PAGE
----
The transcontinental railroad is finally connected to San Diego.


Violet Whaley shoots herself in the heart with her father's 32-calibre Smith & Wesson pistol in the privy. Thomas Whaley found her and carried her into the house where she died on the lounge. Despondent over her bad marriage which lasted 2 weeks to a man who deserted her (he had several aliases: George, Edson, was supposedly Steward of the Poor House in Old Town at the time of the marriage), and subsequent divorce and humiliation to her parents and herself, she had attempted to take her life by drowning outside in the cistern on July 5, 1885, and was under the care of Dr. Gregg. She lived with her parents and 2 sisters (probably Anna Amelia and John T. Whaley also lived here with Lillian Corinne); she was interred at Mt. Hope Cemetery. Violet left a note:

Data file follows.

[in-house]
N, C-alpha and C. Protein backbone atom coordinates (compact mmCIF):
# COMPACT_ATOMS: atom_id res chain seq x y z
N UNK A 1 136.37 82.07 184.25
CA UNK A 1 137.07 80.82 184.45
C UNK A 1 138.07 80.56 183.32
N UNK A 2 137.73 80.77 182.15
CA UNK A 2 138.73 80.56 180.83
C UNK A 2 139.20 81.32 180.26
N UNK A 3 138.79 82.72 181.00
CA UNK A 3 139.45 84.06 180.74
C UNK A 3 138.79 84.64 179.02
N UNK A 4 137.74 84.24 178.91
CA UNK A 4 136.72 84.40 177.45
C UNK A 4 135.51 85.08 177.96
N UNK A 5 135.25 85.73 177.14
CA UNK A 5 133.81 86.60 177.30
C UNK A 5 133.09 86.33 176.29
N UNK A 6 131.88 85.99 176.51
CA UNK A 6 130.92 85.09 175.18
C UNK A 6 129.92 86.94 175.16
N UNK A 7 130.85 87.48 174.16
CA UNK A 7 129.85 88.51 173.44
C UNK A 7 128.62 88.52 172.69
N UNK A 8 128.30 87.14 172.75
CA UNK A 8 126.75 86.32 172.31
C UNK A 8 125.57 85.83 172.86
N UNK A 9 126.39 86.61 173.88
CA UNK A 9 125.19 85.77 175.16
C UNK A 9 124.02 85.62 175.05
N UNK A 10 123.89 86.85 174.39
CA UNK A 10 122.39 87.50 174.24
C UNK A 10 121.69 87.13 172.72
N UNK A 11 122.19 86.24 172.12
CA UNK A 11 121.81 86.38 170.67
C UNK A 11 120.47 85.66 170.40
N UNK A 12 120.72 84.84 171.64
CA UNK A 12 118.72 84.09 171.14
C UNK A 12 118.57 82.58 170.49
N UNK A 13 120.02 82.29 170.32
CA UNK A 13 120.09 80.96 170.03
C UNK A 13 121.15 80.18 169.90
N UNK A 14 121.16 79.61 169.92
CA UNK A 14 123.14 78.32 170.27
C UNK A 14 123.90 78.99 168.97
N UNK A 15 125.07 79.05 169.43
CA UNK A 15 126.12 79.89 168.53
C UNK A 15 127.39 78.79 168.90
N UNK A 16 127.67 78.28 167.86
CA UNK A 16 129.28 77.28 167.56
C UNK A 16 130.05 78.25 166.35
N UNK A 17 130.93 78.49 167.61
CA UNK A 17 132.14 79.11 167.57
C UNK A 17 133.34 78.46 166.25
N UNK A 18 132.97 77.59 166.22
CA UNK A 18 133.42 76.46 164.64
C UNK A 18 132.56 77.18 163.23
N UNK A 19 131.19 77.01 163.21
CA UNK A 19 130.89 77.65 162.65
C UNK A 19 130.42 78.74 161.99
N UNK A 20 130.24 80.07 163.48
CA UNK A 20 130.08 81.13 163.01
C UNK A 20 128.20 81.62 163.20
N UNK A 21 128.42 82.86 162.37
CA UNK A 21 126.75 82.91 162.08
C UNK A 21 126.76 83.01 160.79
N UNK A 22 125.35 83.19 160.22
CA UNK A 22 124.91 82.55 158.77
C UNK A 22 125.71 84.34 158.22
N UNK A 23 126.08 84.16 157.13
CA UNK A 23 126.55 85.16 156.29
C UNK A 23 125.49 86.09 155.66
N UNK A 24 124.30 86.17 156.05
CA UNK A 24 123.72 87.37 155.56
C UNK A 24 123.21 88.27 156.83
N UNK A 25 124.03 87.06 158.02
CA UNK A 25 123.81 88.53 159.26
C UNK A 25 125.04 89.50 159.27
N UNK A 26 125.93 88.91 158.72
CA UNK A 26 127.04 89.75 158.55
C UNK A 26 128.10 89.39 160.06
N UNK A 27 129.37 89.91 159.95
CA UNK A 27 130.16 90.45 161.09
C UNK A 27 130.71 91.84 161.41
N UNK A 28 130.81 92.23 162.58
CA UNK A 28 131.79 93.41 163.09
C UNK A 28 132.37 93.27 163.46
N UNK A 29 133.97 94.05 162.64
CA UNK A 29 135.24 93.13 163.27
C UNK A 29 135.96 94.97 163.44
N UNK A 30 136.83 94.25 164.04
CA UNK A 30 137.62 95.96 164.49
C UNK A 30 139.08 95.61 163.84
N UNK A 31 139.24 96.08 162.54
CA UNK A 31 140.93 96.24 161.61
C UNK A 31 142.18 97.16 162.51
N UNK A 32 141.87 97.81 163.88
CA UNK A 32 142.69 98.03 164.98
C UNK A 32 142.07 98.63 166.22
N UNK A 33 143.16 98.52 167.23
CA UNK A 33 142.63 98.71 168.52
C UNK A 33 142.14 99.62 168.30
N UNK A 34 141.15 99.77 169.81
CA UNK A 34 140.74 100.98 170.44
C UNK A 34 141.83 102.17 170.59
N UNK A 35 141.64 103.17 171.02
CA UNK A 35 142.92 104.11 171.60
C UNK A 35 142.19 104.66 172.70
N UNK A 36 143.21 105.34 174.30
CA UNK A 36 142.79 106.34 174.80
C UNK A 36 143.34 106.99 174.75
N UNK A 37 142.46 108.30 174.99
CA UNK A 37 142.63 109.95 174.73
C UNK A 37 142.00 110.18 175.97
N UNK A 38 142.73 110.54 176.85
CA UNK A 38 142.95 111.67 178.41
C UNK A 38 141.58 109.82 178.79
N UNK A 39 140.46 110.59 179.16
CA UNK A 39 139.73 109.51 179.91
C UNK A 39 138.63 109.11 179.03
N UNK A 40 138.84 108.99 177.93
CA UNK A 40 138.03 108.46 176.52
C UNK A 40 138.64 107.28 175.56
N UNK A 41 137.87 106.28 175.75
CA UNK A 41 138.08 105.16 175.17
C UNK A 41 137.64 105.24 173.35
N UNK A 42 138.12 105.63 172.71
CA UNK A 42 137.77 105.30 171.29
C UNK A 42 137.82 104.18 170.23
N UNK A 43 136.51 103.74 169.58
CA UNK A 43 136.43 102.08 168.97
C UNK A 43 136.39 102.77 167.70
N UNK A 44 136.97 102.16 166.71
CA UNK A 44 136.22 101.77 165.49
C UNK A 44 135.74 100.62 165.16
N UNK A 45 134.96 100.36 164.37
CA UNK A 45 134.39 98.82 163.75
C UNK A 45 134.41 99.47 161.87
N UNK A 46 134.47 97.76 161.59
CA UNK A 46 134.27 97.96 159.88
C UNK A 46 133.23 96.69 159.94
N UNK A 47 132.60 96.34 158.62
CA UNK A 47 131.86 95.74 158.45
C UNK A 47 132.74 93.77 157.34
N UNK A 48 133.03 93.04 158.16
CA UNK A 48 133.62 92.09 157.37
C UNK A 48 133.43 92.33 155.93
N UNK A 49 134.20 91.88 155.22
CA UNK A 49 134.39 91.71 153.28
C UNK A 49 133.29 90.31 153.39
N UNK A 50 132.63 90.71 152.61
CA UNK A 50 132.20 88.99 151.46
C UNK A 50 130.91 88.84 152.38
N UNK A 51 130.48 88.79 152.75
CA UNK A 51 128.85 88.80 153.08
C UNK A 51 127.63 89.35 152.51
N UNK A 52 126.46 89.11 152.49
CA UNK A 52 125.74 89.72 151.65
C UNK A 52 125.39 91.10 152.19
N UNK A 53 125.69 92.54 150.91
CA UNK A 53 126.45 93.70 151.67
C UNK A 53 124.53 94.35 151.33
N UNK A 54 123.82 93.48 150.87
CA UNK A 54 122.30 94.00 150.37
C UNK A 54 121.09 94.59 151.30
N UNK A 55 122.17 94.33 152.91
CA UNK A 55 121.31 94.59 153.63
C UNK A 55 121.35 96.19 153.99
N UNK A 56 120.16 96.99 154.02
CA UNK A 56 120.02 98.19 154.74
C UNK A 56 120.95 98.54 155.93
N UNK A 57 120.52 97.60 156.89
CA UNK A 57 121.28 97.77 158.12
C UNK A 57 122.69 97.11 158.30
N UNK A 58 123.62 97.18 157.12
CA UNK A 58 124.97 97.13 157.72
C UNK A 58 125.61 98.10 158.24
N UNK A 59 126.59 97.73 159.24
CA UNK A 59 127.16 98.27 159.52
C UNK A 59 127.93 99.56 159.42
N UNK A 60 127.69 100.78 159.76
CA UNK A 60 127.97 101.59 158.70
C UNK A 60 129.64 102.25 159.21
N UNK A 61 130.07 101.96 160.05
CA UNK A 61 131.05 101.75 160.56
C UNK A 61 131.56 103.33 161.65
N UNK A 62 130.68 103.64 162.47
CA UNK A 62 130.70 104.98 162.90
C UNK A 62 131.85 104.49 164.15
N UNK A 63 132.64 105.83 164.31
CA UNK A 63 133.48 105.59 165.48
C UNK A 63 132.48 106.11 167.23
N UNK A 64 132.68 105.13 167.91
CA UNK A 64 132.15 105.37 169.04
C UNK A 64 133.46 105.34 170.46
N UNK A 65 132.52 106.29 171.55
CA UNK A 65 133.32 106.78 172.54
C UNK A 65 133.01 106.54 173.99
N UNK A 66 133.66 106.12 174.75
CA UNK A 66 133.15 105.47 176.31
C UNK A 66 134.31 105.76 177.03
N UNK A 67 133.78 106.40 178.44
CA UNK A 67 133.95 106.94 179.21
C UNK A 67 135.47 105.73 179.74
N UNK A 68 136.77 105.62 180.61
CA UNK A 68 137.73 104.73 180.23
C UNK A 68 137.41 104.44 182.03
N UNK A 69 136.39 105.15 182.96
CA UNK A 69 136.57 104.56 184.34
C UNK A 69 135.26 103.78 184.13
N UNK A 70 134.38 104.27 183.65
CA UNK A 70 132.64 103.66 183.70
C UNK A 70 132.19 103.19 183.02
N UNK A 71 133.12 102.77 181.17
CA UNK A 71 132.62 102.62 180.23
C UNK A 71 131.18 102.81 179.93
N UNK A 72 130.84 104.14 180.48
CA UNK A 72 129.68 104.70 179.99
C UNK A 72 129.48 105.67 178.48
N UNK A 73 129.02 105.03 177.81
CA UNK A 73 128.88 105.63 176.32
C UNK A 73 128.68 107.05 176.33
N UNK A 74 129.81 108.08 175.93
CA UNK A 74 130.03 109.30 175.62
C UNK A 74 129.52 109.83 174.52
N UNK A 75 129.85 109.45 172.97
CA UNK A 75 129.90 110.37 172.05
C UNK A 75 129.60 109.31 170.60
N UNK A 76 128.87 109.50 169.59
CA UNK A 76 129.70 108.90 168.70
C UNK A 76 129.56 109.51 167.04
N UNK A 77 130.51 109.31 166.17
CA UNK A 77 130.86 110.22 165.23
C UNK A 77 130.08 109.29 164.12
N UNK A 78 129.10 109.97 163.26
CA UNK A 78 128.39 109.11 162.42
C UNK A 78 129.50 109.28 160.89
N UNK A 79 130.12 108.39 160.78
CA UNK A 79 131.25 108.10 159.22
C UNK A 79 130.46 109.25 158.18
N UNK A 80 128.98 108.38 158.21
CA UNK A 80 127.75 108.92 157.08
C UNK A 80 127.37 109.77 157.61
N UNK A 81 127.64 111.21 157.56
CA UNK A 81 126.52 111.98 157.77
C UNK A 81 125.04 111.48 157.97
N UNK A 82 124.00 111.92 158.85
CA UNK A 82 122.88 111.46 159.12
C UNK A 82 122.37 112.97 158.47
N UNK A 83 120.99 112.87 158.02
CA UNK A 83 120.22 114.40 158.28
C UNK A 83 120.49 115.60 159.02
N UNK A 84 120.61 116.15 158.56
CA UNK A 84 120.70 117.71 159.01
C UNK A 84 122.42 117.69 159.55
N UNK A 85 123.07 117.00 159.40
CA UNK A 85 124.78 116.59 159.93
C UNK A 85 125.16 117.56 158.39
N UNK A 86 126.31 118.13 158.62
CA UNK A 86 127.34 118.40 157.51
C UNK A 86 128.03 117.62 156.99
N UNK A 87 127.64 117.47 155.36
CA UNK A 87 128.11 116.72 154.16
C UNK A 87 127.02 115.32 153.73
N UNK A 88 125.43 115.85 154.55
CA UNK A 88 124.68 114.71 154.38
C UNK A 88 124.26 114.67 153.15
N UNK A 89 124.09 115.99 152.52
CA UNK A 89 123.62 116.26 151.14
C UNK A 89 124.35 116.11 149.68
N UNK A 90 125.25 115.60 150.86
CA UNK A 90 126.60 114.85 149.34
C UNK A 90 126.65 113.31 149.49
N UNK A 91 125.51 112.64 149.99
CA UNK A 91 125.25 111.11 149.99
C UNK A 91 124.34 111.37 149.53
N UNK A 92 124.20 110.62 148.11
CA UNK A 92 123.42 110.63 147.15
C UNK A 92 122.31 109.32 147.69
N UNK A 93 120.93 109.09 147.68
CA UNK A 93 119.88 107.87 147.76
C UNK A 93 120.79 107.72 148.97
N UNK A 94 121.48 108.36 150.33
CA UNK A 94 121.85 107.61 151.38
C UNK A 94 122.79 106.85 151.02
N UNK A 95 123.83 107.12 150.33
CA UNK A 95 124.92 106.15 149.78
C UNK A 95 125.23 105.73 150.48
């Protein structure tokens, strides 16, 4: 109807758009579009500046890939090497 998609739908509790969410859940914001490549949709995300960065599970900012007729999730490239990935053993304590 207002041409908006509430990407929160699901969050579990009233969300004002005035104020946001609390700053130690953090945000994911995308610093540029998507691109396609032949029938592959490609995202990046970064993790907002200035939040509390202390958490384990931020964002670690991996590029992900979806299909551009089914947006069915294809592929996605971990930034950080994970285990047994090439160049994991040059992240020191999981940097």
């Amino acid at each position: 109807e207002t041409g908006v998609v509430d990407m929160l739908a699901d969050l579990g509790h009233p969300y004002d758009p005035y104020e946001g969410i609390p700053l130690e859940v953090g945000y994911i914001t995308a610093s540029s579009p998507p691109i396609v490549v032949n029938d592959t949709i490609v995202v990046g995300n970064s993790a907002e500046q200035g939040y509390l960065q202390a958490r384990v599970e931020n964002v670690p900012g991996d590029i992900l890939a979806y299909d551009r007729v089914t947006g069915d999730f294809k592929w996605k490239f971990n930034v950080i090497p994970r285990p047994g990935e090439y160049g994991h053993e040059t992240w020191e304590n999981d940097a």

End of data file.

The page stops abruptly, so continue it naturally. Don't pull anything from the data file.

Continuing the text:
"Mad from life's history,
    Swift to death's mystery;
    Glad to be hurled,
    Anywhere, anywhere, out of this world."


The Union published the following: "We desire to express our heartfelt tanks for the many kindnesses shown us by loving and sympathetic friends, both Spanish and American, during our recent terrible bereavement. To Mr. Restarick, our generous pastor, for his kind consolation: to Mr. Mason and the school children of Old Town, for their thoughtfulness in singing their parting songs at the late home (Whaley House) of their beloved friend: and to the press of San Diego and National City for their consoling notices, we extend assurances of our grateful remembrance. Wishing all our friends happiness and lives free from the trying ordeal, such as has been our experience, we remain, Thomas Whaley and Mrs. Thomas Whaley."